The footage has since been edited into a feature length film and we were only the third or fourth audience to see it in its entirety. The film deals with the few days leading up to the elections and finds a nation that is in turmoil due to rampant emigration to Europe and beyond as well as a poor infrastructure that sees a large portion of the population unemployed and impoverished many of whom choose to voice their feelings of disenfranchisement through hip hop making it truly, to paraphrase Chuck D, the CNN of the youth in Senegal.

The thing that struck me most about the rappers was that they weren't interested in going down the misogynistic and money-orientated route that US hip hop seems to find itself in but rather in speaking out to their brothers and sisters about how they feel about their current plight and letting them know that the only way to effect change would be to unify and stand together as one. Unfortunately the message was diluted a bit by the lack of decent candidates for whom they could vote. Many of the candidates were previous members of Wade's government and therefore couldn't really be trusted to bring change and reconciliation to Senegal's 11.5m inhabitants.

It's a theme that runs through elections all over Africa and being a South African I am can empathize with the people of Senegal as it seems that Jacob Zuma will be elected to office even though he has a fraud case looming as well as a conviction for rape, which is makes him an abysmal choice of leader for country experiencing as much turmoil as mine but I'll save that for another post.

The film concludes with Wade winning over 50% of the elective and being re-elected in the first round of voting, which is unheard of in Senegalese election history. It is heart-breaking to see a nation with so much vibrancy and artistic creativity so disheartened by the fear of what will become of them under the next five years of Wade's inept tenure in office. The documentary is balanced and expresses its viewpoint with a certain charm that belies its subject matter and proved itself to be incredibly thought-provoking for the students at the school who were engaged in the discussion that followed the screening and hung on Baay's every word as he gave first-hand insight into life in Senegal.

After the discussion it was time for Baay and Ben on percussion to whip the students up into a frenzy as their set brought out the spirit of Africa in all of them and concluded with Baay surrounded by students on stage singing and dancing to the rhythm-driven flow that Baay and Ben expertly crafted. With a ton of merchandise sold the party moved to one of the commons rooms on campus where the students got the mother of all drum circles going that kept the party going long into the night.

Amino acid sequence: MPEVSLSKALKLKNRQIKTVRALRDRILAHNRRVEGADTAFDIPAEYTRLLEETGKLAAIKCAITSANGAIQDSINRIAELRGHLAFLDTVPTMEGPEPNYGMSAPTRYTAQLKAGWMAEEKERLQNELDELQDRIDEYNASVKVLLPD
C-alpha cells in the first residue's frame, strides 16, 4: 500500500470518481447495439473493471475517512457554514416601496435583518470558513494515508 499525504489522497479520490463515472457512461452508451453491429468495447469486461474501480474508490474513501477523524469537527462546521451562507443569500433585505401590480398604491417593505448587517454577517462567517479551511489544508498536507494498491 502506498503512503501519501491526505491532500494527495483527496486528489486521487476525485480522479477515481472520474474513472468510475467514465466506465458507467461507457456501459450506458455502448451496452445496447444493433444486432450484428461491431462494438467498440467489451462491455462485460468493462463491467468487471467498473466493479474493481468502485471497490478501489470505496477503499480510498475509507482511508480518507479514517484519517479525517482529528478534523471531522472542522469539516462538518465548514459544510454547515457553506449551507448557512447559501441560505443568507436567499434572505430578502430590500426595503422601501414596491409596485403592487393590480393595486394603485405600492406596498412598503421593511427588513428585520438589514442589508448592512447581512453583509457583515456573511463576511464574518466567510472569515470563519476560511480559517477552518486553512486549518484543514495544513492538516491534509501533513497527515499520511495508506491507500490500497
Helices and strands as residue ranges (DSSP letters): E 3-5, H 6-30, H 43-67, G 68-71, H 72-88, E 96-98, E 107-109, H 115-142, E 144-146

The event proved to be a huge success all in all and a big thank you must go to Sydney Robertson who had the foresight to make this happen and was instrumental in getting the project from concept to fruition as well as to the various department chairs who graciously ponied up some of the cash needed to pay for it. In my 12/13 years of promoting events around the world this would easily rate as one of the most positive that I have had the honor of being apart of, and that is saying something.

Ben & Baay on stage

Baay & Ben performing

A new hero for the students

Baay Bia & Ben Herson part 1.

Baay Bia & Ben Herson part 2.

To book Baay, Ben or any of the members of Nomadic Wax for a screening or an event contact them here.

Monday, February 18, 2008

Gilles Peterson Has Records To Burn

My wife tends to complain from time to time about my ever increasing record collection and to be fair it is getting a bit out of hand with loads of bits that will probably only feel a needle every two years or so but I'm going to use this video to show her that it isn't as bad as it could be. Gilles Peterson not only has the best radio show about but easily one of the deepest collections by the looks of things. Feel the width.

You can listen to his show every week here.

One Hundred Project : Toby Tobias

What is on your stereo at the moment?
Some old Mike Dunn record I just got off Discogs.

3 records that changed your life. Why?
Clear - Cybotron
Because it was when i realised what deep was about.

Beltram - Energy Flash/LFO - LFO
Made me realise where I wanted to be since 1990, on the dancefloor!

Kano - I'm ready
That lovely fine line between disco / electronic funk / house etc.

What are you looking forward to?
My album dropping in April.

What couldn't you live without? Why?
Er water? I'm sure I'd adapt to having to live without most things.

Most memorable gig?
I think it was Dansistor in London (Horsemeat Disco) last year - it just went off massively and I played an hour or so longer than my alloted time - it was my first gay audience, too!

Who/what are your influences?